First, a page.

Creating A Healthy Environment For Your Baby

After waiting 9 long months, viewing your baby for the first time as they enter the world is thrilling and awe-inspiring. Your protective instincts are also stronger than ever, now that your baby is vulnerable to the outside world.

Starting from when they first exit the womb, and throughout their journey until toddlerhood, babies are wondrous, tiny humans who are always learning as they soak in the world around them. As a responsible parent, you schedule wellness visits and get them checked out when they are ill, but what else can you be doing to take care of their health needs?

Learn about the different ways to create healthy surroundings for your baby so that you can relax and enjoy this precious time together.

Remember, too, the importance of worrying about your own health. Make sure to utilize your resources to recharge your batteries. You may not even realize how much you can use a long shower or a luxurious nap. Take a look at www.mommyauthority.com for ways you can make time for yourself.

You’ll be amazed at how much more you can appreciate this magical time with your baby once you’ve made time for yourself.

So, keep both your baby and yourself at your optimal health by using these 7 ways to create a healthy environment in your home.

1. Kangaroo Care

Also known as skin-to-skin contact, kangaroo care gets its name from the way a baby kangaroo sits securely in his mom’s pouch. Studies have been done on the important benefits this has for preterm babies. There is also research to show how it impacts all babies, specifically if done in the immediate hours after birth.

Kangaroo Care has been shown to help newborns regulate their internal body temperature, improve their sleep and more long term developmental benefits are currently being researched. In addition, skin-to-skin contact is an excellent facilitator for bonding between mom and her newborn.

2. Exposure To Pets

A 2017 study from Microbiome investigated the health benefits to expose pre- and post-natal babies to furry pets. Depending on how they were born (either vaginally or via cesarean section), babies were shown to clearly benefit from exposure to hairy pets. These benefits were exhibited as they got older and included being less prone to hypersensitive allergies as well as a exhibiting a decrease in obesity from their peers in the study.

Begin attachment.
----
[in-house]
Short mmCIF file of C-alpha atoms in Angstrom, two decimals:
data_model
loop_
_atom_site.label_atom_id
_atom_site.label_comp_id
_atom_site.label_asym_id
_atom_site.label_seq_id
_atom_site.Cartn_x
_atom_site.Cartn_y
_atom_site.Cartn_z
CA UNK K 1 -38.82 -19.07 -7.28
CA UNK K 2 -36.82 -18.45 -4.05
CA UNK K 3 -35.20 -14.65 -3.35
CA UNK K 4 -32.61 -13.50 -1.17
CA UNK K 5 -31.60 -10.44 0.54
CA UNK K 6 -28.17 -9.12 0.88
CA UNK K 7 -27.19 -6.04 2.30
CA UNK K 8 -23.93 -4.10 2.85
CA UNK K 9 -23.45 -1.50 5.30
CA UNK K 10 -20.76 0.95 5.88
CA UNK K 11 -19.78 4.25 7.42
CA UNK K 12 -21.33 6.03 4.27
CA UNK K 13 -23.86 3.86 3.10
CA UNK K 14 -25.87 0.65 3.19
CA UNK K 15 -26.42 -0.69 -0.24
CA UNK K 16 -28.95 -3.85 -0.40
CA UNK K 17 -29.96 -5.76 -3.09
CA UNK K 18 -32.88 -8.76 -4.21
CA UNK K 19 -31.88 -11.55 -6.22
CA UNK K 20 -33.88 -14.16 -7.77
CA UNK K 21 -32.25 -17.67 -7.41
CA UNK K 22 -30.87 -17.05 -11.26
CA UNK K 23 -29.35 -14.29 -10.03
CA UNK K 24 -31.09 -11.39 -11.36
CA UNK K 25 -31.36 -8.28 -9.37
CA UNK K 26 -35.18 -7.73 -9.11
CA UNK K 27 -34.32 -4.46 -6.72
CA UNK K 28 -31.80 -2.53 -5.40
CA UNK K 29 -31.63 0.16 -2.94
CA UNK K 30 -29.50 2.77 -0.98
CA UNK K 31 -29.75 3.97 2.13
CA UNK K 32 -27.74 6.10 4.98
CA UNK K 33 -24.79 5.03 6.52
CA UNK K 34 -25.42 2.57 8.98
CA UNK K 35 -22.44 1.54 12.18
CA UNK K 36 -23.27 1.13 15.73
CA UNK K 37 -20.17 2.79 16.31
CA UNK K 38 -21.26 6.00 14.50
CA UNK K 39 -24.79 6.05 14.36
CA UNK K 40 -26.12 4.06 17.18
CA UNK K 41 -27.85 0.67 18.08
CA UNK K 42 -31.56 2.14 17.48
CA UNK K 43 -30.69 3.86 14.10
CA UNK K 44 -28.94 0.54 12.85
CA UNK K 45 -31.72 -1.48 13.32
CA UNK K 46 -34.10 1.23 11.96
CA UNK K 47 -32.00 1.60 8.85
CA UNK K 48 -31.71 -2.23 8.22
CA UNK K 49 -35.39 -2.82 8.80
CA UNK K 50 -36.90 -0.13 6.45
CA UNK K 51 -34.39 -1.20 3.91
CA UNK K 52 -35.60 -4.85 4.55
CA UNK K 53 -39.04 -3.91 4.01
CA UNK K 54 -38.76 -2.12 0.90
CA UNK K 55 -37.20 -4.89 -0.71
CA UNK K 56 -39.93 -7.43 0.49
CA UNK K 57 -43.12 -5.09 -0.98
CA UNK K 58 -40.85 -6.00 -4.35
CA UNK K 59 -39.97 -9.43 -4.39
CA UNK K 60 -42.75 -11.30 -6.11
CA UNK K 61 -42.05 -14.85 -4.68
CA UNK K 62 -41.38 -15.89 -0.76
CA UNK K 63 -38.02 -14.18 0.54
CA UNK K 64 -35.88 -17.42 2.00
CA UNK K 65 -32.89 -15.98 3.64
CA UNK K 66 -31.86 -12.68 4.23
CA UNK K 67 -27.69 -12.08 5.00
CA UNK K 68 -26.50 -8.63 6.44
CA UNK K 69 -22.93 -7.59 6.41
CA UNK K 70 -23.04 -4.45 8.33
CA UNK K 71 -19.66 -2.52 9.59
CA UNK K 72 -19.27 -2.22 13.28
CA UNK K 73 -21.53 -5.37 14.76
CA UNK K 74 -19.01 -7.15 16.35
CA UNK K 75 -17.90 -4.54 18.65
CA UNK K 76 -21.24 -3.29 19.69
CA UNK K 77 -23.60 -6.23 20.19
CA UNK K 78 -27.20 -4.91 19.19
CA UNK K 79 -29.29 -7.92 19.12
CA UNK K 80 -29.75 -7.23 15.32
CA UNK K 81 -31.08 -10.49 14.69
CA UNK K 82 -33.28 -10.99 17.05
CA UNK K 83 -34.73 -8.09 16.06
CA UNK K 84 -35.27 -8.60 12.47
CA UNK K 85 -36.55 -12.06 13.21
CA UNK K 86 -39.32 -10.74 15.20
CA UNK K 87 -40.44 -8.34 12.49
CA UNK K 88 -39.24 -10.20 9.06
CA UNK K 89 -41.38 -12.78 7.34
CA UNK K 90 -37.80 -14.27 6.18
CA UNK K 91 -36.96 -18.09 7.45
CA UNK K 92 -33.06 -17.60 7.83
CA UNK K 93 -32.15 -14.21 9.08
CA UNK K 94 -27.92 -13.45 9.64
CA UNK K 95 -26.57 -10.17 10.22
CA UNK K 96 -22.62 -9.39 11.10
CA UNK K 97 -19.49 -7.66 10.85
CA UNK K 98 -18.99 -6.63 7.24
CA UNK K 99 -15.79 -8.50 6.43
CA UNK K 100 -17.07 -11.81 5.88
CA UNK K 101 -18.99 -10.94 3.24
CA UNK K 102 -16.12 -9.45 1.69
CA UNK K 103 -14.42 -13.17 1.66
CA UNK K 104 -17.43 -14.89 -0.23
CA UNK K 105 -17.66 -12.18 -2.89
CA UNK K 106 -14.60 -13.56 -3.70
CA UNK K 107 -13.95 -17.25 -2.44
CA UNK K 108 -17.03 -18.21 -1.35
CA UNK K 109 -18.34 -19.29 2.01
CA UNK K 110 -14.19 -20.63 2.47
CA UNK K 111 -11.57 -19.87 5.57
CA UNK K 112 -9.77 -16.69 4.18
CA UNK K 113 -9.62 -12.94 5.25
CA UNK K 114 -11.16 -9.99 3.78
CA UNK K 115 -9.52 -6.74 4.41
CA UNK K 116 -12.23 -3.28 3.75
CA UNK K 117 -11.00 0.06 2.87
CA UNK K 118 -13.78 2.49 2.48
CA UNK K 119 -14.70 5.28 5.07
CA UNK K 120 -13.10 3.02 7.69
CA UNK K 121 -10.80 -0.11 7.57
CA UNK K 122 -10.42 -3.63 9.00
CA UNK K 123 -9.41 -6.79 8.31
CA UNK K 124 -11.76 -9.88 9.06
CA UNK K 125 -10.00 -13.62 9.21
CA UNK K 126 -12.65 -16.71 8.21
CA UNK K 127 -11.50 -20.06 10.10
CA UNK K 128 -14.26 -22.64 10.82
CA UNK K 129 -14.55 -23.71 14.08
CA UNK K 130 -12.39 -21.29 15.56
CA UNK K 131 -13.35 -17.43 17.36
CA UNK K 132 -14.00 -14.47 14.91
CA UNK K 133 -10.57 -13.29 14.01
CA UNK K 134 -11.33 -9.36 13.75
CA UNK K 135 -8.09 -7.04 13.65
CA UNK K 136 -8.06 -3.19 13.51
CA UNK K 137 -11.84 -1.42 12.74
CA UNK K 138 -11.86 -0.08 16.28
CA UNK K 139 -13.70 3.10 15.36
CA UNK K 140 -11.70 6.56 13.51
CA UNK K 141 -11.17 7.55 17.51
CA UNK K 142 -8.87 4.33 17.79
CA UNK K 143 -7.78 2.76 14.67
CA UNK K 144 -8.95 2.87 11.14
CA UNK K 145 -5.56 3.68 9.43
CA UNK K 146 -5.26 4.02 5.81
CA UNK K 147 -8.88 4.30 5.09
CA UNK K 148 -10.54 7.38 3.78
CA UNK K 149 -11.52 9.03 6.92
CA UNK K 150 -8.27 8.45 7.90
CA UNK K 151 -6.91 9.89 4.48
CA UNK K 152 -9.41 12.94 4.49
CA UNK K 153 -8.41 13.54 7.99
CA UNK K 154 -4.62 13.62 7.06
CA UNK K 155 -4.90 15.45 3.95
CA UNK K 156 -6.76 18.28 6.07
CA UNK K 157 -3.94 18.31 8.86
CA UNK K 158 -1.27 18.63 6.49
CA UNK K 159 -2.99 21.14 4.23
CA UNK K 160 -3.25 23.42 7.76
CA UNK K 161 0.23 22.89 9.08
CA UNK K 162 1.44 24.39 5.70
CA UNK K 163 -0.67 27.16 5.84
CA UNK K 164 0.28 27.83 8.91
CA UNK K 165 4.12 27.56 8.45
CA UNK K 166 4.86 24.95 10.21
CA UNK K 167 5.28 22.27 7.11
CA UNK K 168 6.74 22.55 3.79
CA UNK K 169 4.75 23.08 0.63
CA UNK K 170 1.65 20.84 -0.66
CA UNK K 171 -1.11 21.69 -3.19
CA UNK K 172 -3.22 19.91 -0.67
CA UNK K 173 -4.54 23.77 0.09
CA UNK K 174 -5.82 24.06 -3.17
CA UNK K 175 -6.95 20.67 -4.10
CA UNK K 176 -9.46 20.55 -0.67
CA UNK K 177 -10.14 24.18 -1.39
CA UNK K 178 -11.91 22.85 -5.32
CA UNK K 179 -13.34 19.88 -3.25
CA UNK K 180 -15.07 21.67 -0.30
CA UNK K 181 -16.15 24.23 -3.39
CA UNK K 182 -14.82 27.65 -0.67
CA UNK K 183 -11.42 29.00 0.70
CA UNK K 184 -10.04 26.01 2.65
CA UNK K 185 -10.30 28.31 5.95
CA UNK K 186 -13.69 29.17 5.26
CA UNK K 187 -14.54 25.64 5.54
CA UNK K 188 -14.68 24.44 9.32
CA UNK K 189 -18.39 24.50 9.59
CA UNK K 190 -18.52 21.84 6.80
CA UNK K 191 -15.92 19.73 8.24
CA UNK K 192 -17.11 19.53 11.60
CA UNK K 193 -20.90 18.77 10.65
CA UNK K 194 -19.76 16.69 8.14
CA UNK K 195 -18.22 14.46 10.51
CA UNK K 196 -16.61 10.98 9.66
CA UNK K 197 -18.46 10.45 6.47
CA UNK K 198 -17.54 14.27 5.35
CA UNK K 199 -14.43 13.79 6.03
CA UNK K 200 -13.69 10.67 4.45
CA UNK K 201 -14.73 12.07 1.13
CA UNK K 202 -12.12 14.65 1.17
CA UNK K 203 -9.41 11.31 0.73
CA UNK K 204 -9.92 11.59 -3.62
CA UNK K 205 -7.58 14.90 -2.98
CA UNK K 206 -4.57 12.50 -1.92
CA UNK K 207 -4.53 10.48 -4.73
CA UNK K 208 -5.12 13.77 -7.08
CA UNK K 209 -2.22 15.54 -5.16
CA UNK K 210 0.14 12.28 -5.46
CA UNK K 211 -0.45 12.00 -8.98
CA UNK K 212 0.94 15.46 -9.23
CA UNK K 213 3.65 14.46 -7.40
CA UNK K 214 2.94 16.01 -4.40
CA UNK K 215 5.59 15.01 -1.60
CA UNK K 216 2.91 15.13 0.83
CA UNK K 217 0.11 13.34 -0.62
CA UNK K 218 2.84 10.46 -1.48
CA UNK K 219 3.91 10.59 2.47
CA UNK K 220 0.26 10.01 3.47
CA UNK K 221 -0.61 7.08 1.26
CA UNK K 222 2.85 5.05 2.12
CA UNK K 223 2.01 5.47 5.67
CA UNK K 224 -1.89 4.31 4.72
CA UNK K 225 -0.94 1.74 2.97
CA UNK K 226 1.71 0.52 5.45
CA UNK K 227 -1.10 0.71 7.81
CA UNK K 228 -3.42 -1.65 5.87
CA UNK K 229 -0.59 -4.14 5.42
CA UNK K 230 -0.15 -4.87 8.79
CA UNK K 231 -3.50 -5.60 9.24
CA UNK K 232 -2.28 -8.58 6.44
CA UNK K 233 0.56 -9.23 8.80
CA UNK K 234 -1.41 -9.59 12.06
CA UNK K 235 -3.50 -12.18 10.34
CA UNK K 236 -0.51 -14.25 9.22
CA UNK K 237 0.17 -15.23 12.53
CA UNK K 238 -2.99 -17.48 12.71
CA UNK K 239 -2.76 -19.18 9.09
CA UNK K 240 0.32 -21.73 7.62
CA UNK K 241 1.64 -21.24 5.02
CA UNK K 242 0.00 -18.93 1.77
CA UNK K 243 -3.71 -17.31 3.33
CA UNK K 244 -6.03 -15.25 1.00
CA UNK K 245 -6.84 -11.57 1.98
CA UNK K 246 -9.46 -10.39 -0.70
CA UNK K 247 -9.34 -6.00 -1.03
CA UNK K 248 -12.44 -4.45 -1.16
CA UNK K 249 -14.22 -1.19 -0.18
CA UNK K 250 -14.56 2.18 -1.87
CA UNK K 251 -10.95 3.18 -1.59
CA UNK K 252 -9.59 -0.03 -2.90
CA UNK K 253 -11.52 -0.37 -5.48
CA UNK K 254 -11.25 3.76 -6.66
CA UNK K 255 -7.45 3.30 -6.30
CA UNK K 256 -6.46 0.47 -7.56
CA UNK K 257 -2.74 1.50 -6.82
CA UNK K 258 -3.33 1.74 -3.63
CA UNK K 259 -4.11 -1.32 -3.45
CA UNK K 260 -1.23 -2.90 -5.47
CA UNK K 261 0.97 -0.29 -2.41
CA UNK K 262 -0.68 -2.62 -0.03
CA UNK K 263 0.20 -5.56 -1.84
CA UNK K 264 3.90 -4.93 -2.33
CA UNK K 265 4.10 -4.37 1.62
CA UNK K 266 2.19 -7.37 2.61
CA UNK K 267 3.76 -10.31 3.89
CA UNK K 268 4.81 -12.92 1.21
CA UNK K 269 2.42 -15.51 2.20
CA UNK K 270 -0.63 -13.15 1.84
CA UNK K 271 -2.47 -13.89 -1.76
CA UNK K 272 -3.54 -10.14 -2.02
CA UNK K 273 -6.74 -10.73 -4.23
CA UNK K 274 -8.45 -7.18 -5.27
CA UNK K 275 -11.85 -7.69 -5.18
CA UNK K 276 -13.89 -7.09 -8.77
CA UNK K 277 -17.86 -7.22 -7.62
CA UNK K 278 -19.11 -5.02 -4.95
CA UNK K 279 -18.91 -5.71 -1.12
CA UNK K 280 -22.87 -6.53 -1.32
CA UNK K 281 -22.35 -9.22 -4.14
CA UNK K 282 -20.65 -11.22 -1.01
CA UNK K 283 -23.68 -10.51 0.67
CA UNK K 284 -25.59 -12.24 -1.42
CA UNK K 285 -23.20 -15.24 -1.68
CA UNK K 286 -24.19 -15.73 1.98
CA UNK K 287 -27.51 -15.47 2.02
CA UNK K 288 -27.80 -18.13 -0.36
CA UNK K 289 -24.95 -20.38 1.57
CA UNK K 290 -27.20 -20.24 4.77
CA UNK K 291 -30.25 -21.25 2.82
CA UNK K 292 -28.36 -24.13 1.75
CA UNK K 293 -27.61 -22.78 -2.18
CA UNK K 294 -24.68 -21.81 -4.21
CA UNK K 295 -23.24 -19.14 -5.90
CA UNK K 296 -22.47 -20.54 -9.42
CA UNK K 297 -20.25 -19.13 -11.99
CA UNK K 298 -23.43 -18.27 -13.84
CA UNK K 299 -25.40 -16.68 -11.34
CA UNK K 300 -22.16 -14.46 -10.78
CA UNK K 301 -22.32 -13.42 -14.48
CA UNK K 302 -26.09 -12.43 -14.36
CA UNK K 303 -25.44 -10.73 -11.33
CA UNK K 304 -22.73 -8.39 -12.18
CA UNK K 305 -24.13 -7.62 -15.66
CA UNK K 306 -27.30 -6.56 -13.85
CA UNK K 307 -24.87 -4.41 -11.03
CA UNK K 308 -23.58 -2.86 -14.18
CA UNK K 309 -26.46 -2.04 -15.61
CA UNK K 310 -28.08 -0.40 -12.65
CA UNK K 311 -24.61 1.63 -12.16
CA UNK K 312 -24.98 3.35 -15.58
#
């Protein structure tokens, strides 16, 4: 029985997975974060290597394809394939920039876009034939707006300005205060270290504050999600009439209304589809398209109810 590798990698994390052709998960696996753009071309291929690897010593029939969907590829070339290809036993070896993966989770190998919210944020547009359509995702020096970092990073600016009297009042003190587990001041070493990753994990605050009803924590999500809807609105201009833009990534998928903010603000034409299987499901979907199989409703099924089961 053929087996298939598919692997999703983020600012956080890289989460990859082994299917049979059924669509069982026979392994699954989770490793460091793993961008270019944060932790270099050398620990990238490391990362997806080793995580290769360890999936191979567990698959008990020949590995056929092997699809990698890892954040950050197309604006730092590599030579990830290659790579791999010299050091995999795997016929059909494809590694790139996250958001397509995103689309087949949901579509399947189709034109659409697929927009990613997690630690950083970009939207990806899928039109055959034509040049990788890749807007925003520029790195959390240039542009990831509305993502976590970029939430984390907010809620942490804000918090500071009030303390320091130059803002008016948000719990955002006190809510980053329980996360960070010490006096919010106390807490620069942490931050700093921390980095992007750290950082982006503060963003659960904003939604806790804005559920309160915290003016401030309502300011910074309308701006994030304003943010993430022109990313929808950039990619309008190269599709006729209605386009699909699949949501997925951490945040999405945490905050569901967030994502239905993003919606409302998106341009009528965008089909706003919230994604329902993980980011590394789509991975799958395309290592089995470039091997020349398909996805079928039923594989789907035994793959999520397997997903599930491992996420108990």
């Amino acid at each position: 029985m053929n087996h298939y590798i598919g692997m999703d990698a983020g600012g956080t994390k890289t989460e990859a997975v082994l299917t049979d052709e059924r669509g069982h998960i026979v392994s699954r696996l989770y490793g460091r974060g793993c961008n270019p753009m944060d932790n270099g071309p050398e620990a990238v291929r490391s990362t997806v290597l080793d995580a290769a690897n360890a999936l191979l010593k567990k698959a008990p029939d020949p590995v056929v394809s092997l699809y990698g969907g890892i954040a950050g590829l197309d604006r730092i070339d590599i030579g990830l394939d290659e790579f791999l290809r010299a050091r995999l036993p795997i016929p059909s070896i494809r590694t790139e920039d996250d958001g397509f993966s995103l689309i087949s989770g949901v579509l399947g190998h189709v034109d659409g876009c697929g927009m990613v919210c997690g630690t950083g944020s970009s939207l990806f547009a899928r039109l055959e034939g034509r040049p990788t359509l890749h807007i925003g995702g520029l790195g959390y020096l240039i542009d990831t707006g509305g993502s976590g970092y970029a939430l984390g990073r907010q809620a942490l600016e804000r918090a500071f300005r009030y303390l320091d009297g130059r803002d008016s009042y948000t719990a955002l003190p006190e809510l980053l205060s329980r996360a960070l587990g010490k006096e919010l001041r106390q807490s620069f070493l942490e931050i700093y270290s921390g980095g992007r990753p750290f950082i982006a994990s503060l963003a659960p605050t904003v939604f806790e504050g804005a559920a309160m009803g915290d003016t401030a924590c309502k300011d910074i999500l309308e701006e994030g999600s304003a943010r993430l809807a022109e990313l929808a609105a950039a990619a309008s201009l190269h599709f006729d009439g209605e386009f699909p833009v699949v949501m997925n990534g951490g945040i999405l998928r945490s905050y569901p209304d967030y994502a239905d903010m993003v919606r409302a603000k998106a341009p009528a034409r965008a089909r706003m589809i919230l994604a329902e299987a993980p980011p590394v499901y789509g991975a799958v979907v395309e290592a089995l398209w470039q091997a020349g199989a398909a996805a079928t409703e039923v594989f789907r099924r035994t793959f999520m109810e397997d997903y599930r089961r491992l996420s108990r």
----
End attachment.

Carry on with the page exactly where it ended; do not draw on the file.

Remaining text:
3. Keeping Germs At Bay

As soon as a baby is born, everyone feels the need to touch her! This can make parents, especially first time parents, nervous. They’re right to be concerned. For the first 3-6 months, babies need extra protection. While breastfed babies are receiving their mom’s antibodies, it’s still not a good idea to expose them to sick people.

Here are some tips to help keep your home clear of germs from outsiders:

  • Keep a bottle of antibacterial soap near every sink in your home.
  • Babywearing makes it easier for strangers not to touch your baby’s head.
  • Open windows and make sure your baby is breathing fresh air.
  • Try to avoid bringing a large number of small children into your home.

Rest assured, you will not have to defend your child from germs for her whole life. Research shows the importance of coming in contact with germs in order to bolster healthy immune systems.

4. Smoke Free Environment

Public smoking laws have changed over the years as more and more people are aware of the devastating effects of second-hand smoking. For a baby with brand new lungs, it is especially important to keep your home a smoke free environment.

6. Dressing Your Baby

Check the back of your baby’s neck as an indicator if she is hot or cold. Until your baby thermoregulates (can regulate his own temperature) - it usually takes about 3 months - you will need to dress her with extra care. After that, a good rule of thumb is that if you are cold so is she, and vice versa.

5. Optimal Room Temperature

Grandparents may have a tendency to crank up the heat and assume the baby needs a sauna, like they do. However, optimal room temperature for a baby is 68–72°F (20–22.2°C). Buy an inexpensive wall thermometer for the baby’s room in order to put your mind at ease.

7. Bath Temperature

A good trick for testing bath water in order to ensure that it’s neither too hot or too cold, is to use your elbow. Feeling bath water using your fingers can be unreliable as the nerves in your fingers may not be as sensitive to heat as your elbows are.

Conclusion

Use these tips to create a healthy environment for your baby. The more time you spend with your baby, the more you will know his likes and dislikes in order to keep him at his optimal health and comfort level.

Rosie M. Jordan
 

Hello my name is Rosie. I am a 36-year-old SAHM to an energetic little boy called Andrew. We love reading, Toddler Sense, the library and trips to the park. To get in touch you can email us rosie.babyvenue@gmail.com

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